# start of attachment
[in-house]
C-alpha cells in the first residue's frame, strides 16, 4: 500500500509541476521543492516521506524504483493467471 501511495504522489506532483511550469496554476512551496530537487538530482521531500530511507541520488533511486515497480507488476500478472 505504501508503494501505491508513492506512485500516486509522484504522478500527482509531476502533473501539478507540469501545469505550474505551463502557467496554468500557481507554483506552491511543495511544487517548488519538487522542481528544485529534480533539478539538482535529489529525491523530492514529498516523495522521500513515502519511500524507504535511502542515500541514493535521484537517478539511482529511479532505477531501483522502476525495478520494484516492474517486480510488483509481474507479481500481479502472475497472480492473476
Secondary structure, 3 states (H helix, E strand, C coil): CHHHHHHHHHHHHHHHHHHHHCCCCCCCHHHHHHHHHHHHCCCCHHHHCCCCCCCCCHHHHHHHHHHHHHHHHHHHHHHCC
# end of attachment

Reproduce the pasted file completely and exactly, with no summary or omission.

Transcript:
[in-house]
C-alpha cells in the first residue's frame, strides 16, 4: 500500500509541476521543492516521506524504483493467471 501511495504522489506532483511550469496554476512551496530537487538530482521531500530511507541520488533511486515497480507488476500478472 505504501508503494501505491508513492506512485500516486509522484504522478500527482509531476502533473501539478507540469501545469505550474505551463502557467496554468500557481507554483506552491511543495511544487517548488519538487522542481528544485529534480533539478539538482535529489529525491523530492514529498516523495522521500513515502519511500524507504535511502542515500541514493535521484537517478539511482529511479532505477531501483522502476525495478520494484516492474517486480510488483509481474507479481500481479502472475497472480492473476
Secondary structure, 3 states (H helix, E strand, C coil): CHHHHHHHHHHHHHHHHHHHHCCCCCCCHHHHHHHHHHHHCCCCHHHHCCCCCCCCCHHHHHHHHHHHHHHHHHHHHHHCC